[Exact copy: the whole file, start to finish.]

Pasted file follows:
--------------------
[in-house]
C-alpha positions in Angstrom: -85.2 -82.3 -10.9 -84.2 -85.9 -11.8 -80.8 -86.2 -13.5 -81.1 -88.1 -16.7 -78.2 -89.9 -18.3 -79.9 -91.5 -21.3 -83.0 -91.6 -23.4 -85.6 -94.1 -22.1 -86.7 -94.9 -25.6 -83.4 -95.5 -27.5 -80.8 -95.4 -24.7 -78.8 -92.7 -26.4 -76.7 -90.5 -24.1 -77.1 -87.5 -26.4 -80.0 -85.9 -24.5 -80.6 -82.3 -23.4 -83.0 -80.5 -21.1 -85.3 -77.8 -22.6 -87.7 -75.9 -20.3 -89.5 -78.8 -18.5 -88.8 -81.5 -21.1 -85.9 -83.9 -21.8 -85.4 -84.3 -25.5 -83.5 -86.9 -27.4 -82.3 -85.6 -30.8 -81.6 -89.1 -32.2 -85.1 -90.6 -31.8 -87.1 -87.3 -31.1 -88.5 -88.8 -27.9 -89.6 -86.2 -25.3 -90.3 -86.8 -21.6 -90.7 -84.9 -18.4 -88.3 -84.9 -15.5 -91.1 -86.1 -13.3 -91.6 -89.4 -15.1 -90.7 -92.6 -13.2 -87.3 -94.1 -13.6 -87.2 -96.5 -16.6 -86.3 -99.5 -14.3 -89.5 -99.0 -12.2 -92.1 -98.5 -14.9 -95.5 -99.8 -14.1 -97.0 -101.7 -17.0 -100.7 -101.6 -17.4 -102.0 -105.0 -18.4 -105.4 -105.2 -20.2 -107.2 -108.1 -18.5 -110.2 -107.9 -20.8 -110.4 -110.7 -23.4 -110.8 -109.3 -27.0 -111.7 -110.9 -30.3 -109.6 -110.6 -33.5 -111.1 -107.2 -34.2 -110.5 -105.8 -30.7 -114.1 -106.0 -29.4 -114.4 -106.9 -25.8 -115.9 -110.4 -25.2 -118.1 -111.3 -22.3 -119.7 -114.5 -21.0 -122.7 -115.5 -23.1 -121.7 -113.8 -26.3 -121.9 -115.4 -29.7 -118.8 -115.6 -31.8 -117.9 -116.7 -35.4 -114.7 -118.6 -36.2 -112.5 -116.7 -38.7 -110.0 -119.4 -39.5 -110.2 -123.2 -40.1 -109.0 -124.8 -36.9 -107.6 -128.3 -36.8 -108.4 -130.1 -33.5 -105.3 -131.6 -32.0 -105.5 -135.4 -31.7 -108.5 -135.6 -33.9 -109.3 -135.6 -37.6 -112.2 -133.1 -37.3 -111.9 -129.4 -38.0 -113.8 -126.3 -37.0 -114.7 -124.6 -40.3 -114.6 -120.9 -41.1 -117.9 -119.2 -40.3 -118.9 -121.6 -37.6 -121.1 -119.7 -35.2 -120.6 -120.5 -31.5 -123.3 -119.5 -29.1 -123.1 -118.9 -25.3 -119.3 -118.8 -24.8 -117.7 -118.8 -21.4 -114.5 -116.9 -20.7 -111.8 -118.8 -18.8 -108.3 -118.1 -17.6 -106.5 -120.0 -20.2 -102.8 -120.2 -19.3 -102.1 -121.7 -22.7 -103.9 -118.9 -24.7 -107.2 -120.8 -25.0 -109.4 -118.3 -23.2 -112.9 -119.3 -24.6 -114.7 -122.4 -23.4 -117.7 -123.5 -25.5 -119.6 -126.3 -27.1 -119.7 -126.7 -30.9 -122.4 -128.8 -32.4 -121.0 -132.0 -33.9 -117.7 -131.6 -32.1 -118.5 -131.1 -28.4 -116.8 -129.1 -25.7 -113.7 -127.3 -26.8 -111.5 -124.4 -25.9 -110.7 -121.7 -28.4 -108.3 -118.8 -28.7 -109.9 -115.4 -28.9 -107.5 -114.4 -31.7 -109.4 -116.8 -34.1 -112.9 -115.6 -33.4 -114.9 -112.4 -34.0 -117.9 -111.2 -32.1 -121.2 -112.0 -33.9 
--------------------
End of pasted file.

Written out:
[in-house]
C-alpha positions in Angstrom: -85.2 -82.3 -10.9 -84.2 -85.9 -11.8 -80.8 -86.2 -13.5 -81.1 -88.1 -16.7 -78.2 -89.9 -18.3 -79.9 -91.5 -21.3 -83.0 -91.6 -23.4 -85.6 -94.1 -22.1 -86.7 -94.9 -25.6 -83.4 -95.5 -27.5 -80.8 -95.4 -24.7 -78.8 -92.7 -26.4 -76.7 -90.5 -24.1 -77.1 -87.5 -26.4 -80.0 -85.9 -24.5 -80.6 -82.3 -23.4 -83.0 -80.5 -21.1 -85.3 -77.8 -22.6 -87.7 -75.9 -20.3 -89.5 -78.8 -18.5 -88.8 -81.5 -21.1 -85.9 -83.9 -21.8 -85.4 -84.3 -25.5 -83.5 -86.9 -27.4 -82.3 -85.6 -30.8 -81.6 -89.1 -32.2 -85.1 -90.6 -31.8 -87.1 -87.3 -31.1 -88.5 -88.8 -27.9 -89.6 -86.2 -25.3 -90.3 -86.8 -21.6 -90.7 -84.9 -18.4 -88.3 -84.9 -15.5 -91.1 -86.1 -13.3 -91.6 -89.4 -15.1 -90.7 -92.6 -13.2 -87.3 -94.1 -13.6 -87.2 -96.5 -16.6 -86.3 -99.5 -14.3 -89.5 -99.0 -12.2 -92.1 -98.5 -14.9 -95.5 -99.8 -14.1 -97.0 -101.7 -17.0 -100.7 -101.6 -17.4 -102.0 -105.0 -18.4 -105.4 -105.2 -20.2 -107.2 -108.1 -18.5 -110.2 -107.9 -20.8 -110.4 -110.7 -23.4 -110.8 -109.3 -27.0 -111.7 -110.9 -30.3 -109.6 -110.6 -33.5 -111.1 -107.2 -34.2 -110.5 -105.8 -30.7 -114.1 -106.0 -29.4 -114.4 -106.9 -25.8 -115.9 -110.4 -25.2 -118.1 -111.3 -22.3 -119.7 -114.5 -21.0 -122.7 -115.5 -23.1 -121.7 -113.8 -26.3 -121.9 -115.4 -29.7 -118.8 -115.6 -31.8 -117.9 -116.7 -35.4 -114.7 -118.6 -36.2 -112.5 -116.7 -38.7 -110.0 -119.4 -39.5 -110.2 -123.2 -40.1 -109.0 -124.8 -36.9 -107.6 -128.3 -36.8 -108.4 -130.1 -33.5 -105.3 -131.6 -32.0 -105.5 -135.4 -31.7 -108.5 -135.6 -33.9 -109.3 -135.6 -37.6 -112.2 -133.1 -37.3 -111.9 -129.4 -38.0 -113.8 -126.3 -37.0 -114.7 -124.6 -40.3 -114.6 -120.9 -41.1 -117.9 -119.2 -40.3 -118.9 -121.6 -37.6 -121.1 -119.7 -35.2 -120.6 -120.5 -31.5 -123.3 -119.5 -29.1 -123.1 -118.9 -25.3 -119.3 -118.8 -24.8 -117.7 -118.8 -21.4 -114.5 -116.9 -20.7 -111.8 -118.8 -18.8 -108.3 -118.1 -17.6 -106.5 -120.0 -20.2 -102.8 -120.2 -19.3 -102.1 -121.7 -22.7 -103.9 -118.9 -24.7 -107.2 -120.8 -25.0 -109.4 -118.3 -23.2 -112.9 -119.3 -24.6 -114.7 -122.4 -23.4 -117.7 -123.5 -25.5 -119.6 -126.3 -27.1 -119.7 -126.7 -30.9 -122.4 -128.8 -32.4 -121.0 -132.0 -33.9 -117.7 -131.6 -32.1 -118.5 -131.1 -28.4 -116.8 -129.1 -25.7 -113.7 -127.3 -26.8 -111.5 -124.4 -25.9 -110.7 -121.7 -28.4 -108.3 -118.8 -28.7 -109.9 -115.4 -28.9 -107.5 -114.4 -31.7 -109.4 -116.8 -34.1 -112.9 -115.6 -33.4 -114.9 -112.4 -34.0 -117.9 -111.2 -32.1 -121.2 -112.0 -33.9 